It is easy to see how early season losses can be demoralizing or, perhaps, help re-orient a team; however, on the surface, it is more difficult to see how winning can derail or stop momentum and distract a team as well.
My experience is that many elite athletes and teams have as much or more difficulty bouncing back from a win as they do bouncing back from a defeat. Both wins and losses are risky in that they each require athletes to refocus equally after a game or any competition, regardless of the outcome.
Some athletes are more likely to understand that they can learn more from a loss than any win than others. Too often, complacency can occur when players feel post-game satisfaction but do not feel motivated to seek to improve on a win. A defeat is often able to get our attention much more effectively than winning is able to do. However, it is important to learn from success as well as failure.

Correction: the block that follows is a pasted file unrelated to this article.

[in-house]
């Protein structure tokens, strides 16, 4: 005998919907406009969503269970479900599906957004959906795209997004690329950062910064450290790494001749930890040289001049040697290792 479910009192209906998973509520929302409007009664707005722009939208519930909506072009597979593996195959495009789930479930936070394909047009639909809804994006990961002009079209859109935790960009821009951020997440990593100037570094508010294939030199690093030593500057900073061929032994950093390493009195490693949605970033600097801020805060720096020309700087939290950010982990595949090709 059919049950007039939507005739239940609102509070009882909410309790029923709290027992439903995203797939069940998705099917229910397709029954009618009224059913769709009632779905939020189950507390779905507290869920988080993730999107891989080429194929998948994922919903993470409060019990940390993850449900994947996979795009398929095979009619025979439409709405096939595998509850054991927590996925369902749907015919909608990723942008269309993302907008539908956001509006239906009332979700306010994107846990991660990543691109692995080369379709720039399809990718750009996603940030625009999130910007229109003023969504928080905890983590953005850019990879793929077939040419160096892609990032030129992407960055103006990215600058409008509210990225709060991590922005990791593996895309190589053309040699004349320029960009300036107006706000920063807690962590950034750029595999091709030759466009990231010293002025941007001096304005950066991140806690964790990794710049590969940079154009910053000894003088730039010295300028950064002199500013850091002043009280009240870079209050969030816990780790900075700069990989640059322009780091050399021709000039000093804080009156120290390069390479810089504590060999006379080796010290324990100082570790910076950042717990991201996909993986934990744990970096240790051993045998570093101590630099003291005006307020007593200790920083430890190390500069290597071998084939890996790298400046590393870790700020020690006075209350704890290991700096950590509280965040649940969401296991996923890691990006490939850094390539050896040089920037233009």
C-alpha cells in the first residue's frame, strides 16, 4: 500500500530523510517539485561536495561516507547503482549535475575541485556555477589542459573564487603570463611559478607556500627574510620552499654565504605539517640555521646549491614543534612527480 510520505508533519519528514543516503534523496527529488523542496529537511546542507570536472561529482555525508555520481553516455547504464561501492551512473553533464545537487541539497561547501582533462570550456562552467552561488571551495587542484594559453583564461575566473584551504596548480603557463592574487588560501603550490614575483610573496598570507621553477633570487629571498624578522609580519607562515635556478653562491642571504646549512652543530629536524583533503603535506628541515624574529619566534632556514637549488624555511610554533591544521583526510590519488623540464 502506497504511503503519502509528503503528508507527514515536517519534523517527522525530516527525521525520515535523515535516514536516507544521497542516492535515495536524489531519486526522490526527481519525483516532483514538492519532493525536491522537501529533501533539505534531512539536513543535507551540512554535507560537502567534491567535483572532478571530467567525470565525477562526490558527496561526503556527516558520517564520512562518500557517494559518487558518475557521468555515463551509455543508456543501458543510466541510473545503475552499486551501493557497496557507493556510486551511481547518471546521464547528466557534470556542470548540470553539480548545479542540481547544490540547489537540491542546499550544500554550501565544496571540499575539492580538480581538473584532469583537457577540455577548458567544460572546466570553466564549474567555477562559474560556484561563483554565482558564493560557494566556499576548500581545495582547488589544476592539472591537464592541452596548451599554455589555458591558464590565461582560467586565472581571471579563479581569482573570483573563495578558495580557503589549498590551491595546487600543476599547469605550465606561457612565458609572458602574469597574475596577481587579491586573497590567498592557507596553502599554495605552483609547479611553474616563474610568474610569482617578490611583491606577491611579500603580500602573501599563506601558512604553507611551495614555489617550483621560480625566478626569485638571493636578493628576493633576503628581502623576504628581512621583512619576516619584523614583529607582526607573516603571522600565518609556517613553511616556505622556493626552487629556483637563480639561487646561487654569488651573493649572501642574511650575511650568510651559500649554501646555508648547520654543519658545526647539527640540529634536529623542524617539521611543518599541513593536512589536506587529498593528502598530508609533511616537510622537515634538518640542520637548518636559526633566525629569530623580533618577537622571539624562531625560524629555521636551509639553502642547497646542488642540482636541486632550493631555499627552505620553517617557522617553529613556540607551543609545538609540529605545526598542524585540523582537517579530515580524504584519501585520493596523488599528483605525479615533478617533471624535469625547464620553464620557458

Emotional resilience (which I have written about a great deal in recent blog posts) is typically associated with the adversity of defeat. For mental conditioning to be optimally effective, we must consider true emotional resilience to also include how to deal with success. How to sustain focus in the wake or success is more difficult that we typically think. Complacency after a win is as commonplace as demoralization after a loss.
Next time you feel the exhilaration of success; celebrate, enjoy, relax, and then, get back to work, analyze, debrief, learn and focus on the next challenge.